"Sherry is more than just your grandmother's drink for so long that the conceit itself seems old enough to be your grandmother. And yes, the fortified wine-made from grapes grown in Andalusia, Spain, and allowed to mature in a series of oak casks-has, over the last several years, entered heavy rotation among bartenders with a sense of history and a taste for well-aged ingredients. Yet, in the hearts and on the home bars of a large number of their customers, Sherry has yet to regain a foothold. "
There is a reluctance due to the misperception that all Sherries are sweet, but this is not so. There are only a few of the wide range of styles that are actually sweet. For mixing, Sherries that come from the dryer end of the spectrum mix well. For many years now, rums have been aged in portion in the sherry barrels from Don Pablo Pedro Ximenez, although this is one of the sweeter Sherries, the idea for mixing sherry with rum seems like a viable idea. The dry Sherries have a natural, but subtle sweetness from their aging process that make the mixing with rum work out so well.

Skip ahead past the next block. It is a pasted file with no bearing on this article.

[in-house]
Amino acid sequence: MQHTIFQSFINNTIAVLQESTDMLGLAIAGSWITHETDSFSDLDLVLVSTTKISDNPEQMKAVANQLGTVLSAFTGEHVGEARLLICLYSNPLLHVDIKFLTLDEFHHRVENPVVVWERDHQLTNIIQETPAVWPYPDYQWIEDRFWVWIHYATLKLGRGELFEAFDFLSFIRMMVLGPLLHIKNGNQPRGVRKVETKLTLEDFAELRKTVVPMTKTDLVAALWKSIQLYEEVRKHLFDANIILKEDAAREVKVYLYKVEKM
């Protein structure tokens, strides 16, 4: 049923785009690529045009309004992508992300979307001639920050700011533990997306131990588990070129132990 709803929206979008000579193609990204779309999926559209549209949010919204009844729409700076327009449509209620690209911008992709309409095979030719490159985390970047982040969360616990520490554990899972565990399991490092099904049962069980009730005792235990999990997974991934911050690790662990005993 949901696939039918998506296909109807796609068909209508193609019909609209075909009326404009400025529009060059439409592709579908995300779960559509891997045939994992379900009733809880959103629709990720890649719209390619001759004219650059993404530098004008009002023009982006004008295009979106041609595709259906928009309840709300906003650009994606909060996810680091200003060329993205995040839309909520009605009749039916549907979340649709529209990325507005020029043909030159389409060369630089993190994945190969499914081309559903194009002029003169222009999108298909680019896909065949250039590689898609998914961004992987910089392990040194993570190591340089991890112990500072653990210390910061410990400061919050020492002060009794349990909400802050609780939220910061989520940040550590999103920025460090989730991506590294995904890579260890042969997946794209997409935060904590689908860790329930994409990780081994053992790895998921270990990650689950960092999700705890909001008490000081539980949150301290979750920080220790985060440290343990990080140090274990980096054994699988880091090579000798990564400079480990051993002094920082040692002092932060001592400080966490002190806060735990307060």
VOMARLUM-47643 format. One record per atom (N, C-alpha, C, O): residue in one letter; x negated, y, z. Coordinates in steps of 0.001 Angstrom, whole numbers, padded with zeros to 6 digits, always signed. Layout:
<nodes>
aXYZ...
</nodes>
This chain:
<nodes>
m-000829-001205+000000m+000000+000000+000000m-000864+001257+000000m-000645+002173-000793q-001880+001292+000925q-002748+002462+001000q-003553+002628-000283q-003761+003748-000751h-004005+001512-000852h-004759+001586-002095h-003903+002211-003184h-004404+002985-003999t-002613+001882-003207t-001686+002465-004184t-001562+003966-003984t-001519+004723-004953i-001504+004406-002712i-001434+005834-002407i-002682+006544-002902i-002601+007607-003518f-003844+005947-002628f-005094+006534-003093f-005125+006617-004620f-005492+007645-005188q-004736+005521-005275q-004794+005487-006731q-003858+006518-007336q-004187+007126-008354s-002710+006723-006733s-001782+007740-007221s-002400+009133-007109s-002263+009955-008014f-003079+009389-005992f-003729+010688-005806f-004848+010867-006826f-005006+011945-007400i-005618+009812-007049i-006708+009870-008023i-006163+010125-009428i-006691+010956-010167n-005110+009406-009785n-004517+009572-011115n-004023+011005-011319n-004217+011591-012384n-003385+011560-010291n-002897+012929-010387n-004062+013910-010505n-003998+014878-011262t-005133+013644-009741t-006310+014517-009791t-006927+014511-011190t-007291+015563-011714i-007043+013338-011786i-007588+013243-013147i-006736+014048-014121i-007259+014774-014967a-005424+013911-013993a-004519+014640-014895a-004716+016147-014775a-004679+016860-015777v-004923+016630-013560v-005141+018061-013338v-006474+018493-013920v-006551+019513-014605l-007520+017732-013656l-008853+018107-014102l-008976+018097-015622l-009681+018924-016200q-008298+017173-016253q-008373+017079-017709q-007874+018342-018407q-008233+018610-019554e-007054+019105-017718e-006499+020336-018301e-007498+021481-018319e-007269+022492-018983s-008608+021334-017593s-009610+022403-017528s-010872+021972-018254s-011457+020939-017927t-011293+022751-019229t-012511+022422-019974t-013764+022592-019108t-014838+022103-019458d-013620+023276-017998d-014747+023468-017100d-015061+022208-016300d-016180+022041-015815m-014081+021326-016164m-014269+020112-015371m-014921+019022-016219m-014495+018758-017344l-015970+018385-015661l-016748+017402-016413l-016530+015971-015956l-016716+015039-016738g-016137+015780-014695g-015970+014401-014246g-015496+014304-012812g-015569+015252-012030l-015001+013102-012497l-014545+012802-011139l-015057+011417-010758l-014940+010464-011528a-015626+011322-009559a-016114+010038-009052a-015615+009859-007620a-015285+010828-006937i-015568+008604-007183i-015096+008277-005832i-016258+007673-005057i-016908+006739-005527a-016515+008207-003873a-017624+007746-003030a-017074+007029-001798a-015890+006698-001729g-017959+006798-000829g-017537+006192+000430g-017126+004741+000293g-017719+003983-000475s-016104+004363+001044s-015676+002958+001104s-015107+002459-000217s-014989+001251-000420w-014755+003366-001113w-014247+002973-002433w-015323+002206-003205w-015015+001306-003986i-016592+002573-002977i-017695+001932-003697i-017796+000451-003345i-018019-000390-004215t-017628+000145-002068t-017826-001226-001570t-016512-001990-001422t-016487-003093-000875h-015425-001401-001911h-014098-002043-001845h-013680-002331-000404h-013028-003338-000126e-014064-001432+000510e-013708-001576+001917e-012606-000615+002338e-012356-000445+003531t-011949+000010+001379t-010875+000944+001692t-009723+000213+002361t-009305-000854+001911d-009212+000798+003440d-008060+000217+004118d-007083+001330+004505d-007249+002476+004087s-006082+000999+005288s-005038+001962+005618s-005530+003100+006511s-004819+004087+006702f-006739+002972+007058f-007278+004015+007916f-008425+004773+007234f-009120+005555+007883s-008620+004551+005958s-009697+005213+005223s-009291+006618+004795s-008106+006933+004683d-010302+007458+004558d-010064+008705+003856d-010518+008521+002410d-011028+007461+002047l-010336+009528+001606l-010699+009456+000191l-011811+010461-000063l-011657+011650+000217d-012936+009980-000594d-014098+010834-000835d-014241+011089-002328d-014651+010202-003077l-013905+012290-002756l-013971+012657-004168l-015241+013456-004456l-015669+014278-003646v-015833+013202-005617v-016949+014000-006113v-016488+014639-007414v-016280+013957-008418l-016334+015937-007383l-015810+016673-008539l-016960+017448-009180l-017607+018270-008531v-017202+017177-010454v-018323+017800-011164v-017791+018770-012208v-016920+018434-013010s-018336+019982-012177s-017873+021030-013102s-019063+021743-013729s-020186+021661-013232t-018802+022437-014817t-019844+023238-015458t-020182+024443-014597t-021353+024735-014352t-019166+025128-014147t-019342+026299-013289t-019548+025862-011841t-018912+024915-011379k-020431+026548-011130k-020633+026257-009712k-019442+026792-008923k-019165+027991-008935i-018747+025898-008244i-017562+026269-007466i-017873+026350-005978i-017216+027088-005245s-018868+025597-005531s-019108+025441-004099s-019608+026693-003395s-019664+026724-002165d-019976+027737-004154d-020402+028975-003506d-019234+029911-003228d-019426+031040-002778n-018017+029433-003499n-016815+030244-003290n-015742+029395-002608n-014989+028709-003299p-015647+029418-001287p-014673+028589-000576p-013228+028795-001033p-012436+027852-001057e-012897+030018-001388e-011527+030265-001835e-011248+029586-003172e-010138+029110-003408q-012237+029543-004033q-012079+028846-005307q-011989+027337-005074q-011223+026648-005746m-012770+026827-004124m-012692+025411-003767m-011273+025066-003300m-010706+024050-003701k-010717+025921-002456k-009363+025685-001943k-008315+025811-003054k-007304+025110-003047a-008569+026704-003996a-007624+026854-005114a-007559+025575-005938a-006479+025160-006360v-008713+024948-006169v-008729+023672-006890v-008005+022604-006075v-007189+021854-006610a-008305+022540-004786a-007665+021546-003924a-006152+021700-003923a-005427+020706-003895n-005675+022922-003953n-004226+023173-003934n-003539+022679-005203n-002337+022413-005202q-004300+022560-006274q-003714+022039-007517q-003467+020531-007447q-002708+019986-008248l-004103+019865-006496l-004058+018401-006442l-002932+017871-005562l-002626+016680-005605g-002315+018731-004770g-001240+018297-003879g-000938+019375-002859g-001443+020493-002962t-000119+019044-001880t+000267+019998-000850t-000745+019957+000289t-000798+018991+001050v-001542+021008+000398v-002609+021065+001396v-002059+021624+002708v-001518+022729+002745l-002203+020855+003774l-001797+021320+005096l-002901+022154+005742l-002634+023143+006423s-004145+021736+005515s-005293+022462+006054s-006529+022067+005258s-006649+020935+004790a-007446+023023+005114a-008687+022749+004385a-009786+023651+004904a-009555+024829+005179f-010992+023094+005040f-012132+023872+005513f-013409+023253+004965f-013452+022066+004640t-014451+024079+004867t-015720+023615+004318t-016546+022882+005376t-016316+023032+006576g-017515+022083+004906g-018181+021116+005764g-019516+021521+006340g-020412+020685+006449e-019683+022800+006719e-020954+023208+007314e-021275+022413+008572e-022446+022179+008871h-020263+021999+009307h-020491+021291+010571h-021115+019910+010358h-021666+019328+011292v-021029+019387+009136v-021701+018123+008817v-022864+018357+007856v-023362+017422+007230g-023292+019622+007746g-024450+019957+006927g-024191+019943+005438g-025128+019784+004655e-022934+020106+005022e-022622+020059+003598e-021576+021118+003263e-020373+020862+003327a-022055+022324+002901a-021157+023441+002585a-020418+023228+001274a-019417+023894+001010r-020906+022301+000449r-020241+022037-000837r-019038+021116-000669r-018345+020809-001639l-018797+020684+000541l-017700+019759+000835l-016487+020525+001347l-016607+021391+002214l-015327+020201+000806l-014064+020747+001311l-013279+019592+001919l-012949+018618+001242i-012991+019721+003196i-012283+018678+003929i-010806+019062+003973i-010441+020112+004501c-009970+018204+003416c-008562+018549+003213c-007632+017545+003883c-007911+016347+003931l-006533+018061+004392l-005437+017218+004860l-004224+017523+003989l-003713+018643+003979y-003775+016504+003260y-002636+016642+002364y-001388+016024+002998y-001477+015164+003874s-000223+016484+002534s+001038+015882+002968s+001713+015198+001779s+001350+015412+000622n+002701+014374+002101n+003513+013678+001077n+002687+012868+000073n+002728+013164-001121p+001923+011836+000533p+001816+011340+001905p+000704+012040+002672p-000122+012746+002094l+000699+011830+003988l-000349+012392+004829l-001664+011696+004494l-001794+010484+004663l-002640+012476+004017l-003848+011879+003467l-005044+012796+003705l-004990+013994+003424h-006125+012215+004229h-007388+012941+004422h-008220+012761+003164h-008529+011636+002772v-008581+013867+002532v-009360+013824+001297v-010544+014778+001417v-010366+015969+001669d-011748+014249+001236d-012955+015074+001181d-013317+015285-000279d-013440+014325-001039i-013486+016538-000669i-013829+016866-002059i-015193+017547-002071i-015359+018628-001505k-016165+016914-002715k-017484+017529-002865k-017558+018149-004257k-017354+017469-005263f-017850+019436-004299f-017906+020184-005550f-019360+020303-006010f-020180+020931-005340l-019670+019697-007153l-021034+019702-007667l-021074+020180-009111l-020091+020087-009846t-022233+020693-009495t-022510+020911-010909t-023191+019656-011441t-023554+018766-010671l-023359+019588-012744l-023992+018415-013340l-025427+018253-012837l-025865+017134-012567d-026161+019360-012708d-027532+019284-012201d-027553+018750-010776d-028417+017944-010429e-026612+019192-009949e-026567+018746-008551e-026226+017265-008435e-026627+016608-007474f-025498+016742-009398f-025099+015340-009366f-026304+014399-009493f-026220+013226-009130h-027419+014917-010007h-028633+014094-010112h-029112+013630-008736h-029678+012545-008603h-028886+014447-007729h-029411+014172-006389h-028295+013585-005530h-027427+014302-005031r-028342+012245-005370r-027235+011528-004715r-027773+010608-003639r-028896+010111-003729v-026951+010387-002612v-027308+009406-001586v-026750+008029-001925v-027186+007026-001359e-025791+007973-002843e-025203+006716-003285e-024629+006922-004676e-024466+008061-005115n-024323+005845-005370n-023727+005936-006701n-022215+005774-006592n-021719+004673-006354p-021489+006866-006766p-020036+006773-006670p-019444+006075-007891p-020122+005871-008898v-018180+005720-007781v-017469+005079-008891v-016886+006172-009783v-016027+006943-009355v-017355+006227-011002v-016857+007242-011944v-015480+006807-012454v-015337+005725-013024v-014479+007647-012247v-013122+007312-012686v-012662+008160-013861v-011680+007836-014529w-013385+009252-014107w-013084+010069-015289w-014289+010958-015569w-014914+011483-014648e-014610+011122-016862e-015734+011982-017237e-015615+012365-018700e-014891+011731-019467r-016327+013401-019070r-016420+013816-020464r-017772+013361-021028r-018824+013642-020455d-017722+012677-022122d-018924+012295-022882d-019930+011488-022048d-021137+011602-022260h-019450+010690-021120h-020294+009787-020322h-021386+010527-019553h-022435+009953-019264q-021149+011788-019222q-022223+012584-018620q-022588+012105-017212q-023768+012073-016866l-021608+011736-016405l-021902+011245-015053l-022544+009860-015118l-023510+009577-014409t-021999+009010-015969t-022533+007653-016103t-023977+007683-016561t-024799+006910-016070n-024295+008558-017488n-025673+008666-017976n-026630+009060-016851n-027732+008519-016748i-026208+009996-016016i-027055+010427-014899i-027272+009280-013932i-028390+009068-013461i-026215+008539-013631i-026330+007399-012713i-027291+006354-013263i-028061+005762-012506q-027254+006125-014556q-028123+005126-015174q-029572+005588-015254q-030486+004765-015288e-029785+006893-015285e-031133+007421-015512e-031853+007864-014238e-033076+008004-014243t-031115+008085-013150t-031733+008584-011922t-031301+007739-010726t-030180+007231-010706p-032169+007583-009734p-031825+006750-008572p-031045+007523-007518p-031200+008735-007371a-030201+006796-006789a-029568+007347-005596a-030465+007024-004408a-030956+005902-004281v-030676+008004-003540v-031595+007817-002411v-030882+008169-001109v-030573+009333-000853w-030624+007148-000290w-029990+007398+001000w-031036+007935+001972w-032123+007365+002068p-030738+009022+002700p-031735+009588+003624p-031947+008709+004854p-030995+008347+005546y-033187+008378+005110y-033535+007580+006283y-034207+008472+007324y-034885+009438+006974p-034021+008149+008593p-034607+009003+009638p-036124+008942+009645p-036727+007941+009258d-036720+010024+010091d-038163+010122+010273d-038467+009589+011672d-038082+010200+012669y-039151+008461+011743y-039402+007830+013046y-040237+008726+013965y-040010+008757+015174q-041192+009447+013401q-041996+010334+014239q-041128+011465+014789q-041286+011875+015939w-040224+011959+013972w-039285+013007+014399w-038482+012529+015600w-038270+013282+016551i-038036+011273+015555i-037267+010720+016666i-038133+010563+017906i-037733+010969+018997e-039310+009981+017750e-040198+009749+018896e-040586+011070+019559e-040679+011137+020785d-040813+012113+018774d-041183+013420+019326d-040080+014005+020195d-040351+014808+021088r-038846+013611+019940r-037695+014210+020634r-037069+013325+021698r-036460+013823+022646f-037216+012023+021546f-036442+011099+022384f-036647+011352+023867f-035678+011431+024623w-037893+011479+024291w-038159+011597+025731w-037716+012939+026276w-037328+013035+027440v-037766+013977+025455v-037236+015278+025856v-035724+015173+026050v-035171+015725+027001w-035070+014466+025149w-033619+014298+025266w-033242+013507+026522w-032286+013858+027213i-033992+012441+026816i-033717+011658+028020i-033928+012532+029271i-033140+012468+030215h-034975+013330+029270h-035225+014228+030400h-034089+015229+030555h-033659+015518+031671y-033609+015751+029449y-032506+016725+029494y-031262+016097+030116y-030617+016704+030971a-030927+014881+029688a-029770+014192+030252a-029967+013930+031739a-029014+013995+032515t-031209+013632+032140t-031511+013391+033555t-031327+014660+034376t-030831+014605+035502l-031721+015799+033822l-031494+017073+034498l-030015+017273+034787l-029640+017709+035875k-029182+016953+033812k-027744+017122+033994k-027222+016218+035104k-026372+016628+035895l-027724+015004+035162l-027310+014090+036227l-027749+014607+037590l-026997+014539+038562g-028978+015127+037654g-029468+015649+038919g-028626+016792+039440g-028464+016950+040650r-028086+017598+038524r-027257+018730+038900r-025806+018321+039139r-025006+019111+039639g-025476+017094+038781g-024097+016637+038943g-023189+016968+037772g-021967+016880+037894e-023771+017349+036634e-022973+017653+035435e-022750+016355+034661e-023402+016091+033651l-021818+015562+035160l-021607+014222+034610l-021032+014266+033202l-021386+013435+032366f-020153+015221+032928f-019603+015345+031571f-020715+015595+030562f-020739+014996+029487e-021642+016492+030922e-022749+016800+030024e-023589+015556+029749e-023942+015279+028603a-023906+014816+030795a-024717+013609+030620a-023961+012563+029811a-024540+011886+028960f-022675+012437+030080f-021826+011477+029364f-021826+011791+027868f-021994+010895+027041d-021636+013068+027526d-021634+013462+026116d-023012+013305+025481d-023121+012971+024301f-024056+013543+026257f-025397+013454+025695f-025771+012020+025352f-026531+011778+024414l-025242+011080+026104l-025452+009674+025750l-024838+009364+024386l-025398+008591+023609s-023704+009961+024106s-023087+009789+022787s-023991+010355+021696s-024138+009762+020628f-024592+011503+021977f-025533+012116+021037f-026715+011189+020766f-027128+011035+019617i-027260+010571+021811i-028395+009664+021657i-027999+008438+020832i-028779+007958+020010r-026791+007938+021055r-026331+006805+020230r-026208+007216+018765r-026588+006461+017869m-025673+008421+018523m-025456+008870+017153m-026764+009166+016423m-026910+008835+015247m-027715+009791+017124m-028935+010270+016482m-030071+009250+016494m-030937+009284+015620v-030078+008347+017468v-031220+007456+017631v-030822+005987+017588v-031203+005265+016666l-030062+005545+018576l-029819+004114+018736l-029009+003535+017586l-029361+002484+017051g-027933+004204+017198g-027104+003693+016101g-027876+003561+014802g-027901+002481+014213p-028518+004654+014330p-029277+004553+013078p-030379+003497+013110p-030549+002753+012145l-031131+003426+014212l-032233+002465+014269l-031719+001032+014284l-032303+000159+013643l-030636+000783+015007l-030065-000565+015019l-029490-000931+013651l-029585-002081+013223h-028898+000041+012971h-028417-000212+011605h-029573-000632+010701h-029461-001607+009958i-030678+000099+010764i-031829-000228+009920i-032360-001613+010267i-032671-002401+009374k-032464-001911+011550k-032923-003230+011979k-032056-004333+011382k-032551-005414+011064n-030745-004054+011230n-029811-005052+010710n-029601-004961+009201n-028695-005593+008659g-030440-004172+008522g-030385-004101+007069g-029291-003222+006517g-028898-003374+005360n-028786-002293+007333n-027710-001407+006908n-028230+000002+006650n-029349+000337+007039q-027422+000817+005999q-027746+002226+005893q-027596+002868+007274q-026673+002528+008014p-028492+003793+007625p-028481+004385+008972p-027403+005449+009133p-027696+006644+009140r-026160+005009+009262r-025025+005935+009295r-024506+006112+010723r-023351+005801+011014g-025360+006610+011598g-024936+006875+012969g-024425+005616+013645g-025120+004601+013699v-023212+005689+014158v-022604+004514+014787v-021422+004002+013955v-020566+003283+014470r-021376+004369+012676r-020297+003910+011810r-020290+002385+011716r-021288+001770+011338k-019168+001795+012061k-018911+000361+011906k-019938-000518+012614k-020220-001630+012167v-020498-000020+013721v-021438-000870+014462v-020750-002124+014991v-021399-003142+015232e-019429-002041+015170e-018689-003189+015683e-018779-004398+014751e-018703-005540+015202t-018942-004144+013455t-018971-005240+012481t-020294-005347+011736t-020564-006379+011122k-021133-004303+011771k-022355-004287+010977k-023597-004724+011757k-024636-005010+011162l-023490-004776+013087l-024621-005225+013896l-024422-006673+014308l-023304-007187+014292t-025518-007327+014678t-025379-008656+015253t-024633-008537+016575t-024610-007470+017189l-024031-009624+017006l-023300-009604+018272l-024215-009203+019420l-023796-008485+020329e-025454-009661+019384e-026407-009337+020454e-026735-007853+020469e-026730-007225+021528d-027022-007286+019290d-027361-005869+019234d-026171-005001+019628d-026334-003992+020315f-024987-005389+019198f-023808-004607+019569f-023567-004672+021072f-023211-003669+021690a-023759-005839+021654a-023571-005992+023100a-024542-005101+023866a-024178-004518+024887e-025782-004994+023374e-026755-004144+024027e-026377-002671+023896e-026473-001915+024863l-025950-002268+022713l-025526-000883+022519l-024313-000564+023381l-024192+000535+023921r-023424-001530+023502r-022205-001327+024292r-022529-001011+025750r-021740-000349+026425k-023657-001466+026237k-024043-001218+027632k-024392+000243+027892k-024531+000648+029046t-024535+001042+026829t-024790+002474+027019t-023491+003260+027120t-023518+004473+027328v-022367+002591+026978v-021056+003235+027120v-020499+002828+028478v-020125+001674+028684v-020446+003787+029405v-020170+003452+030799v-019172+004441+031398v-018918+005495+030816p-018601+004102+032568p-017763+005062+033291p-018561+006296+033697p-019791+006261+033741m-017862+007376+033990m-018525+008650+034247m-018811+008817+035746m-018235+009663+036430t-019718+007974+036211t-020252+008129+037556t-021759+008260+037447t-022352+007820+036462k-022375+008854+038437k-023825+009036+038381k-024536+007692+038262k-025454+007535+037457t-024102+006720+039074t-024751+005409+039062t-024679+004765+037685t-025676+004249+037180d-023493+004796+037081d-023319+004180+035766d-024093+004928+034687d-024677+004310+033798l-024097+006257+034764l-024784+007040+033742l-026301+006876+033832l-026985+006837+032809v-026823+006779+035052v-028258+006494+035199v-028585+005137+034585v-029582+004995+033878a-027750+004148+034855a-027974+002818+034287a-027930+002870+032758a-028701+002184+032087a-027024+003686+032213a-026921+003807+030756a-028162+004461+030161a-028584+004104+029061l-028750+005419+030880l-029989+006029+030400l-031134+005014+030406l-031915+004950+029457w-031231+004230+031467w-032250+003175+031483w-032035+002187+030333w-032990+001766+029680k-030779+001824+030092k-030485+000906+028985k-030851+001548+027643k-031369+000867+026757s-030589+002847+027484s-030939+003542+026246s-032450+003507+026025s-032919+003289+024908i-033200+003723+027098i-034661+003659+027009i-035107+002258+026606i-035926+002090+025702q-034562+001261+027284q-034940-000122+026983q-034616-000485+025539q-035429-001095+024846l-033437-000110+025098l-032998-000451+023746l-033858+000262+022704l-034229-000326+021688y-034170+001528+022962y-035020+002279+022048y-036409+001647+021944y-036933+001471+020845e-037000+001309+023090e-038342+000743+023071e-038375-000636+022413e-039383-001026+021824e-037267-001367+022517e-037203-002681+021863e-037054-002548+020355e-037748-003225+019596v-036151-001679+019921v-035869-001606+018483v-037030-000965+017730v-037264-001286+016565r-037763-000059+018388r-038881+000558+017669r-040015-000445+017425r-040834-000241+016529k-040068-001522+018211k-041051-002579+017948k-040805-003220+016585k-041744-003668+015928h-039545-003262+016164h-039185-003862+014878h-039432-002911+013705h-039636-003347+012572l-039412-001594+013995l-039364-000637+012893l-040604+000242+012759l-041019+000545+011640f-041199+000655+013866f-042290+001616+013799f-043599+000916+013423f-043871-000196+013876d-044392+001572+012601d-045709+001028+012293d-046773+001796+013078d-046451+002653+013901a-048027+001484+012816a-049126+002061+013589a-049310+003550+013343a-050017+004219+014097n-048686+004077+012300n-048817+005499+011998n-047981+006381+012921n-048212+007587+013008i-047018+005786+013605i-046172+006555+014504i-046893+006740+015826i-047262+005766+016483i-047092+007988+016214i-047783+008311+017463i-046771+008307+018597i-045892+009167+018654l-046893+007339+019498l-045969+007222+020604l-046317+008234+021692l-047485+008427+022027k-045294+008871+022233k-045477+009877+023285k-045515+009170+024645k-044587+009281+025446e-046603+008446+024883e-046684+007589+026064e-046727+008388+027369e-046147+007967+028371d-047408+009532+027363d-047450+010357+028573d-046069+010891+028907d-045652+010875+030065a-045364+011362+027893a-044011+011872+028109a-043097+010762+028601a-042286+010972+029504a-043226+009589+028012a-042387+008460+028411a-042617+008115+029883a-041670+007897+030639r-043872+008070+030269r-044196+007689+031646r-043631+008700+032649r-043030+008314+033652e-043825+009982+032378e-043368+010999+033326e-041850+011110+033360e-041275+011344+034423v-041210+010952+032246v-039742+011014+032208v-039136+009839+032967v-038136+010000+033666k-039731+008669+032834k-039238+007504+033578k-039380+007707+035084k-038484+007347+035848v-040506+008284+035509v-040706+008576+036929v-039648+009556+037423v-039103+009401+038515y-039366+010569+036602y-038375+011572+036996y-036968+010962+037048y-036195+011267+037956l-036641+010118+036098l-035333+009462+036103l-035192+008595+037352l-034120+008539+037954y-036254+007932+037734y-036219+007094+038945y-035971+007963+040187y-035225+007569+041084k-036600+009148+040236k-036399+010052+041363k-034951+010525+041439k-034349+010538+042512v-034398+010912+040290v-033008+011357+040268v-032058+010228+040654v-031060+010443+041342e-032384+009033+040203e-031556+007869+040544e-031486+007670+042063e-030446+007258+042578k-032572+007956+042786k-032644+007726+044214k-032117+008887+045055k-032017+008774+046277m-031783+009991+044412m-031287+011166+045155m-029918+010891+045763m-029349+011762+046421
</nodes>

Bahama Bob’s Dry Sherry Daiquiri
· 2 ½ oz. Matusalem Platino Rum
· ¾ oz. Dry Sherry
· Juice of a Half Lime
Place all ingredients into a shaker filled with ice cubes and shake until chilled, strain into a chilled cocktail glass and garnish with a lime wedge.
I really like the way that the rum and the dry sherry play very well together in the daiquiri. This is a dry daiquiri that gives you a full bodied blend of flavors that both the sherry and the rum contribute to. If you need a bit of a sweeter cocktail you can add a sweetener to the mix. This is my first exploration into the blending of Sherry and Rum, but I feel like there is a real good series of cocktails that can come out of this latest Rum Lab experiments. ;o)